I ask what he sees when he looks at his most famous photograph, the picture taken for the Stones album Between the Buttons. The band, a very young Mick Jagger in the centre, look as though they are dissolving into the misty, medieval atmosphere behind them. He recalls that it started out as one of his most difficult photographs.
"It was taken very early, after an all-night recording session. It was freezing cold, about 6:30am, and we all went up to Primrose Hill in North London. Brian Jones was being really difficult, insisting on hiding in his coat and lurking behind the others, and I was really fed up because I thought we were on the verge of something really special and he was spoiling it. Andrew Oldham, who was very astute, came up to me and said, ‘Don’t let Brian freak you out. He’s just being Brian.’ He was absolutely right, because the way Brian appeared, alienated from the rest, not giving a shit, is exactly what the band was about."
Laughing, he says: "I can still see him, in that freezing park, lurking in his collar."
He had captured the band in transition, with Jones, the guitarist and co-founder, on the periphery and on the way out.
Mankowitz achieved the look that defined them using a home-made filter of glass, vaseline and black card. He got paid "probably about £300 or £400" for it. Life as a rock photographer was ludicrously glamorous, but not terribly lucrative.
"There weren’t any contracts and, on tour, I only got expenses, nothing else. The deal was that they got what they wanted and I kept everything else."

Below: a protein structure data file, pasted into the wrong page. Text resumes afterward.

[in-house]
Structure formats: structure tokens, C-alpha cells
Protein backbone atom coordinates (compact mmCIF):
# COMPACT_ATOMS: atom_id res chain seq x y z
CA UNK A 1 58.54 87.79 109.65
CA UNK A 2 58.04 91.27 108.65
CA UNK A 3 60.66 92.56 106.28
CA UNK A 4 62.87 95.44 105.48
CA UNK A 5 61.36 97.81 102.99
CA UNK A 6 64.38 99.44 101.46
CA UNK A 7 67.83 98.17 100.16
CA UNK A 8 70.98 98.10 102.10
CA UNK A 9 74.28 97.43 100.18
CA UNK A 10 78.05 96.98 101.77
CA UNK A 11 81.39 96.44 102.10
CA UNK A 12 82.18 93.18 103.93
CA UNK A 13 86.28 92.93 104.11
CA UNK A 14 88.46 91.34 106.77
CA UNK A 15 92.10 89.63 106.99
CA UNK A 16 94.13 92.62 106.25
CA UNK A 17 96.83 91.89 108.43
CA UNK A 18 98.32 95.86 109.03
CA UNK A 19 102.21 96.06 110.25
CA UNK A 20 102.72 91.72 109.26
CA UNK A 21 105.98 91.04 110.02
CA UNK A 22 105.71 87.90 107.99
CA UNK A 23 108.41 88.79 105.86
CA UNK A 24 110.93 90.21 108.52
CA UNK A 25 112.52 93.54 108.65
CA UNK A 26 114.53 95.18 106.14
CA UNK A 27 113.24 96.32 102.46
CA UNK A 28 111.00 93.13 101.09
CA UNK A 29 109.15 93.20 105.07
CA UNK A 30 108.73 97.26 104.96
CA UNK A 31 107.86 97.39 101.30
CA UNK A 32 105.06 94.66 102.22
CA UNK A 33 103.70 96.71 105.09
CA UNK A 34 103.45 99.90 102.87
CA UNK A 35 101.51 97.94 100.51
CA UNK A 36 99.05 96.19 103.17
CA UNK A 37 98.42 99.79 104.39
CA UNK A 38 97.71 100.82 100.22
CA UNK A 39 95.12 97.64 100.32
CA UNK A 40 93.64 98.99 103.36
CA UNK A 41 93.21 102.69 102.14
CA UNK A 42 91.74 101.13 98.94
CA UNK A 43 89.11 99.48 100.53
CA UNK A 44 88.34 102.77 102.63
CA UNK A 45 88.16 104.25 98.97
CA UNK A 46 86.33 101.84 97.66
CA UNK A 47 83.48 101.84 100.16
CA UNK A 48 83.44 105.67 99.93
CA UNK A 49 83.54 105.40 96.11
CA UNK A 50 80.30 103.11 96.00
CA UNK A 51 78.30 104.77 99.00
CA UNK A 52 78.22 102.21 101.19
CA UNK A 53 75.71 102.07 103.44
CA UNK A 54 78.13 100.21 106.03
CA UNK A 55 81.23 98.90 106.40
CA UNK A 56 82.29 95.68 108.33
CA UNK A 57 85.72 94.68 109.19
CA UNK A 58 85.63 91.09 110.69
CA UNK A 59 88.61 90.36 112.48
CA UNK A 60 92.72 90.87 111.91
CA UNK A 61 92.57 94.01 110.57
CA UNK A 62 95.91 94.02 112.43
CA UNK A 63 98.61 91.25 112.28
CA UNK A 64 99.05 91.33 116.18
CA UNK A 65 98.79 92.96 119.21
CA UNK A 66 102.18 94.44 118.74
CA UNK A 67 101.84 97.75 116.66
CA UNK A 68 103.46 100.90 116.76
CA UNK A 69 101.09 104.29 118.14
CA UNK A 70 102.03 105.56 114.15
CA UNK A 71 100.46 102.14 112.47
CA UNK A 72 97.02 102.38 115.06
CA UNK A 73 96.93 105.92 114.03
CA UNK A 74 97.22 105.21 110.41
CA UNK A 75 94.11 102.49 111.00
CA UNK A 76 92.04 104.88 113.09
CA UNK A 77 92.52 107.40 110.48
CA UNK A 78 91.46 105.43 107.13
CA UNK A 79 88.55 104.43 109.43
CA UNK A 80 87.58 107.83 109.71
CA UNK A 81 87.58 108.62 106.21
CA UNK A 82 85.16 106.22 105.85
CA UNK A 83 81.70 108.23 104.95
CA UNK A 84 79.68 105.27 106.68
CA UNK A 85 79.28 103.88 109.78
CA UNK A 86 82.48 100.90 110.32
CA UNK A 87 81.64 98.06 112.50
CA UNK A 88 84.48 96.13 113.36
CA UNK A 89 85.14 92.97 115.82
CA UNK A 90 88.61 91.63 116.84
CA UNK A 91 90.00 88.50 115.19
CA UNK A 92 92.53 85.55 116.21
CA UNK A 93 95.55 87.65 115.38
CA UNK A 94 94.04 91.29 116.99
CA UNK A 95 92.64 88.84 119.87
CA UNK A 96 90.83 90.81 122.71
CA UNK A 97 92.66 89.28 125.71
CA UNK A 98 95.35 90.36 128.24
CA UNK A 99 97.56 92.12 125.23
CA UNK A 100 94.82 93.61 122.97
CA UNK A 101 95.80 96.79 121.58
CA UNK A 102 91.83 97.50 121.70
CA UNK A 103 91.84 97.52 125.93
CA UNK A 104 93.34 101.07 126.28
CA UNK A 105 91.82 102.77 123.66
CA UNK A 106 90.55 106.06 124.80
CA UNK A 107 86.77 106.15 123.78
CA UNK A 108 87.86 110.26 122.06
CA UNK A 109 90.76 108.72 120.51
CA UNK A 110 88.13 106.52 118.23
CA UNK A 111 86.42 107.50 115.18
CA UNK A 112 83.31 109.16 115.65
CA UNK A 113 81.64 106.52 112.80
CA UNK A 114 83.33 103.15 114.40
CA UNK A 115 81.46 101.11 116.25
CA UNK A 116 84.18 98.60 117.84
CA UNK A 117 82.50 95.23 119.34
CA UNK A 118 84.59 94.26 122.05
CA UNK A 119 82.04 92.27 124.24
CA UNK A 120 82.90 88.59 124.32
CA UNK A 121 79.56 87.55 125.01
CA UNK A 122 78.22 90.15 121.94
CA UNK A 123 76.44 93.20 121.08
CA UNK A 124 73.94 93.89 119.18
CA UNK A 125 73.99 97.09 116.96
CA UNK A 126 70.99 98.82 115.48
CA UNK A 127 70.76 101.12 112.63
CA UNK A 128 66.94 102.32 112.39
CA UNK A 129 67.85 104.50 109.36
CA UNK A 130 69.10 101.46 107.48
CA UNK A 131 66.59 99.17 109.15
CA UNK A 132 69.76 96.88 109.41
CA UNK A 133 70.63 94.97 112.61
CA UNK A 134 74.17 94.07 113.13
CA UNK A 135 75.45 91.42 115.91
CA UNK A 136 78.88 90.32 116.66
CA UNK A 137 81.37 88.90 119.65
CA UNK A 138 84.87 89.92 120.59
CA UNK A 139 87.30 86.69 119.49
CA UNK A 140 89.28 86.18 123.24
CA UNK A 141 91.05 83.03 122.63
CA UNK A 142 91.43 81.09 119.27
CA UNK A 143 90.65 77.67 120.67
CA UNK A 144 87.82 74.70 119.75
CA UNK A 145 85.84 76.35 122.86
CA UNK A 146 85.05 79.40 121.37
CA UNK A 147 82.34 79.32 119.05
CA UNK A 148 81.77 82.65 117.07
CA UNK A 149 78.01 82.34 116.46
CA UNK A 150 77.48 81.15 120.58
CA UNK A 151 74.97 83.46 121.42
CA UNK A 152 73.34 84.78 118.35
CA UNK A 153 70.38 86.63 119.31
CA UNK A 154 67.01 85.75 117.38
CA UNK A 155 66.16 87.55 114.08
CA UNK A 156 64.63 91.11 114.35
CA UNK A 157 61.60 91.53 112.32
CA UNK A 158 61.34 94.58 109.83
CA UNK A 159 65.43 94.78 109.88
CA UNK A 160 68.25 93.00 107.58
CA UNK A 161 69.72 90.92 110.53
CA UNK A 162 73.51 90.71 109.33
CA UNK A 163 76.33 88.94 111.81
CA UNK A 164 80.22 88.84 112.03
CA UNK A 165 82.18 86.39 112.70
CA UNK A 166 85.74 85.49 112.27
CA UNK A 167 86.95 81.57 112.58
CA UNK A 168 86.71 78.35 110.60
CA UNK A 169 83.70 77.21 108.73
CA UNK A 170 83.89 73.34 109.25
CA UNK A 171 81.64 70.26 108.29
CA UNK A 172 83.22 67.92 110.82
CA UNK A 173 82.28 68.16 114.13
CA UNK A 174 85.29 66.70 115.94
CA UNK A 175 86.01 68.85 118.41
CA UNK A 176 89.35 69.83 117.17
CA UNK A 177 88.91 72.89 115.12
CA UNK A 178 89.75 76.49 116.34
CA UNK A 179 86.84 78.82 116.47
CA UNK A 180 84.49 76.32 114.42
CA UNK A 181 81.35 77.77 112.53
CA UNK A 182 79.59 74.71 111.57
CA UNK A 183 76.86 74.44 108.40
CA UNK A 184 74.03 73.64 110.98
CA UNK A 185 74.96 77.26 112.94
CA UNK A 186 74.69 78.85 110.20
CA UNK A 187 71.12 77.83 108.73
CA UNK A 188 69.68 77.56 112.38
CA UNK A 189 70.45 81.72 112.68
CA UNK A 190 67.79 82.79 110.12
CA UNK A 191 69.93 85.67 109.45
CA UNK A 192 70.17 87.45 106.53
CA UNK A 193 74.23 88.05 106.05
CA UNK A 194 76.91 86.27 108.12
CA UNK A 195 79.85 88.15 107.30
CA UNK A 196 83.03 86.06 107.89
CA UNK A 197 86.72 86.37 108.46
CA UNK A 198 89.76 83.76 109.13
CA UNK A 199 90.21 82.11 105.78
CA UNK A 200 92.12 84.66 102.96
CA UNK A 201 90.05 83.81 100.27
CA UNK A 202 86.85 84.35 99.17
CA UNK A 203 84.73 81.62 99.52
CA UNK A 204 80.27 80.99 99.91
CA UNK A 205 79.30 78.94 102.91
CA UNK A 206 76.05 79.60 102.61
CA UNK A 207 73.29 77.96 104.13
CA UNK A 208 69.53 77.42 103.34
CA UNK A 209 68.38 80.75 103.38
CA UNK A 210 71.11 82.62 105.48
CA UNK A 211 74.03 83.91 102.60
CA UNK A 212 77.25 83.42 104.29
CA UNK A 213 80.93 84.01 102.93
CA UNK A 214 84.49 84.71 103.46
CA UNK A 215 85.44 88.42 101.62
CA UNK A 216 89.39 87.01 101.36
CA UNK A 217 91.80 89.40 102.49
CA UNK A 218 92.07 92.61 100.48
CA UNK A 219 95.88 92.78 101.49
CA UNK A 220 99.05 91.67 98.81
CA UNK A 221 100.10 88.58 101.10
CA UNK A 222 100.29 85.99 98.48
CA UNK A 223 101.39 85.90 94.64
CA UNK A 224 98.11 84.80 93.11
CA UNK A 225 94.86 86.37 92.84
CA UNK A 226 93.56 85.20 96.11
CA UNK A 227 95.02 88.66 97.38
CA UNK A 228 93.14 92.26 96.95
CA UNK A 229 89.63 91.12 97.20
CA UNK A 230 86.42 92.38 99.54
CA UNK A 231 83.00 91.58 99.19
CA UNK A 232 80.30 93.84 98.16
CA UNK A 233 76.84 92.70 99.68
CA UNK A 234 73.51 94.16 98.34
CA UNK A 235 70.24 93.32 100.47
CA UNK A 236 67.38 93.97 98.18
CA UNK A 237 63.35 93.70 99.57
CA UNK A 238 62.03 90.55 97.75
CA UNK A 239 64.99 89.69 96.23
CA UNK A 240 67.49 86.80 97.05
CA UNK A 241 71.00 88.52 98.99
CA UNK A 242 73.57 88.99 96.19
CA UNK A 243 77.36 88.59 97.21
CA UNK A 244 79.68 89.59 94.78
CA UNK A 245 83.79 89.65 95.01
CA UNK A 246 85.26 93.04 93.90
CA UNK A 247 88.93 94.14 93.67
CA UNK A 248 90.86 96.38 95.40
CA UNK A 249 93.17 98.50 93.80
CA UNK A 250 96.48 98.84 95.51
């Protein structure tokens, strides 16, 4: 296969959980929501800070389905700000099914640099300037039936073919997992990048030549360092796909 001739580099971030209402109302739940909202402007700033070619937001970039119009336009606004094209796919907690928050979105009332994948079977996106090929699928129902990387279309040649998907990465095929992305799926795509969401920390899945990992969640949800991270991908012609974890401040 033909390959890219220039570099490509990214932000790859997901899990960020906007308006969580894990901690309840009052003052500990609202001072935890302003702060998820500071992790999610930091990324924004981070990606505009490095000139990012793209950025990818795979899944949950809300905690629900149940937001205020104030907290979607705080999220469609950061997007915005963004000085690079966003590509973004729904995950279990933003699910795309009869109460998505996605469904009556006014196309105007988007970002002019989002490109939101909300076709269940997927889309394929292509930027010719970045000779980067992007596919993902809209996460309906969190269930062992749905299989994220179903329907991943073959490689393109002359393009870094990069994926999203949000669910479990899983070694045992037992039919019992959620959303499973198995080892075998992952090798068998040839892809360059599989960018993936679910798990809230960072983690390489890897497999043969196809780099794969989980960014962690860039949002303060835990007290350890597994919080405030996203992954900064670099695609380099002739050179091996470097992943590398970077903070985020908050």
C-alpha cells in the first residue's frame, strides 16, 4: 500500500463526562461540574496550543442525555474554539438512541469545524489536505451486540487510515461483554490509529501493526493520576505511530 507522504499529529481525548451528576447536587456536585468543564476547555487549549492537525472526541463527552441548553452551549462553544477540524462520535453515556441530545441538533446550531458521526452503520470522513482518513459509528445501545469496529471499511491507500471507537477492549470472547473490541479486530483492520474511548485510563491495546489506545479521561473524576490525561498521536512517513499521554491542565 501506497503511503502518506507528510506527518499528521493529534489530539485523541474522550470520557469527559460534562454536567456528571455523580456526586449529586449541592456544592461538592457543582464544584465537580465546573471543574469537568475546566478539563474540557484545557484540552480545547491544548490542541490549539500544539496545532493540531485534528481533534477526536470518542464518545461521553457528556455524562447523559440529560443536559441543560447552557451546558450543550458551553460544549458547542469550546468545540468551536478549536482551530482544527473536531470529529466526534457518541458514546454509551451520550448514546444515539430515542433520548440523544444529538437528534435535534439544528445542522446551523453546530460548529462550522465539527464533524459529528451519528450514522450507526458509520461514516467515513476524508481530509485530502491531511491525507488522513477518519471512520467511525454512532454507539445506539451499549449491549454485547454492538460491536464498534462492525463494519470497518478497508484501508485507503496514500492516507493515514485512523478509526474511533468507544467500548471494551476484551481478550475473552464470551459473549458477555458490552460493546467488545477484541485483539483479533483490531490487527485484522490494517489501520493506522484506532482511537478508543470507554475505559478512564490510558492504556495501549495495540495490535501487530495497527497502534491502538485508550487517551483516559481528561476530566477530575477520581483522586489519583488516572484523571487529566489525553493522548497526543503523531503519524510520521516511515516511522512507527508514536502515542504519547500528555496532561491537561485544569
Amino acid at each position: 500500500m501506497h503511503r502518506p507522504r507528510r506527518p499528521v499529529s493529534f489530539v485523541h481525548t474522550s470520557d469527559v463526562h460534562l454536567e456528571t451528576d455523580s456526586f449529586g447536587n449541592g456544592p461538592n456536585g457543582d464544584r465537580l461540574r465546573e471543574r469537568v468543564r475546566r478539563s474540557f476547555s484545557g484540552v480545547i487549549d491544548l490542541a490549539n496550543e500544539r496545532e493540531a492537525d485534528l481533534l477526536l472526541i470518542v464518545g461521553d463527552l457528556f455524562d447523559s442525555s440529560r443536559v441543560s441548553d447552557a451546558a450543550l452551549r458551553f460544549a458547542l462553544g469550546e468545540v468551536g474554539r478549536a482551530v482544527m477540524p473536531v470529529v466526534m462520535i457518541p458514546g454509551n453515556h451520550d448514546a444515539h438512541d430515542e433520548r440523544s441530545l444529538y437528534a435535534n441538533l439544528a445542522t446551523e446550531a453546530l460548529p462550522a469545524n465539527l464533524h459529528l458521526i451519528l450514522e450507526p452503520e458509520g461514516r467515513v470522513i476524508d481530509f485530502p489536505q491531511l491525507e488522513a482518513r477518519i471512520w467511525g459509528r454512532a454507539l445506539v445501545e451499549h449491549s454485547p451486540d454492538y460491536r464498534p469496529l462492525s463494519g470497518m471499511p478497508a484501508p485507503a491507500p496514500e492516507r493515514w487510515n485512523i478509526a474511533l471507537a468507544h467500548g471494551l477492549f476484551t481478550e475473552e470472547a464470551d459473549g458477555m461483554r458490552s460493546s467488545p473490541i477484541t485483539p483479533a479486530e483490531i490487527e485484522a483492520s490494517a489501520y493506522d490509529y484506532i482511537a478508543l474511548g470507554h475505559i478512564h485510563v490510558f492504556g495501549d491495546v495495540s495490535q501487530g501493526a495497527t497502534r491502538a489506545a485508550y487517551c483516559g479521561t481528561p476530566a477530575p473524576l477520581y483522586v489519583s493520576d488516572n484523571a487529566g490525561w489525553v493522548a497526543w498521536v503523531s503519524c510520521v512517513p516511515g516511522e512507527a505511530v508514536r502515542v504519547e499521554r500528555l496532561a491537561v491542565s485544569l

In 1967, the Stones, who wanted more control over their careers, kicked out Oldham as their manager and Mankowitz went too.
"They got looser and looser and would come to the studio later and later. Then, one day, I remember Mick totally ignoring me and saying that he wanted another photographer, Michael Cooper, to decide on the next album cover. I was probably a bit upset, but things had been so unpleasant, it wasn’t even sad, just a bit of a relief."
In the 1970s, he photographed glam rock stars such as Slade, Sweet and a leather-catsuited Suzi Quatro for her first big hit, Can the Can, spent the 1980s shooting stars such as Elton John, Duran Duran and the Eurythmics and the 1990s with bands such as Oasis, Suede and The Verve.
He would love to photograph "the delicious" Kylie, and Bob Dylan - because he looks "amazing now" - but has never pursued artists.
"I’ve been lucky," he says, "that people came to me. Artists that appeal to me generally have a strong sense of image, theatricality and vision. I like artists at the beginning of their careers, when their image is still evolving, so that I can help them to create it."
There are some musical genres, however, into whose territory he would never stray. "Heavy metal bands," he says, with a shudder, "Image-wise, they’re pretty crude, aren’t they? I mean when the image is all about how tight your trousers and how big your bulge is … very limiting."
Rock Icons by Gered Mankowitz, Phoenix Contemporary Gallery, 6 Wilson Street, Glasgow, 15 November to 30 December. Photographs by Gered Mankowitz will also be on show at Fopp, Union Street, Glasgow, between the same dates.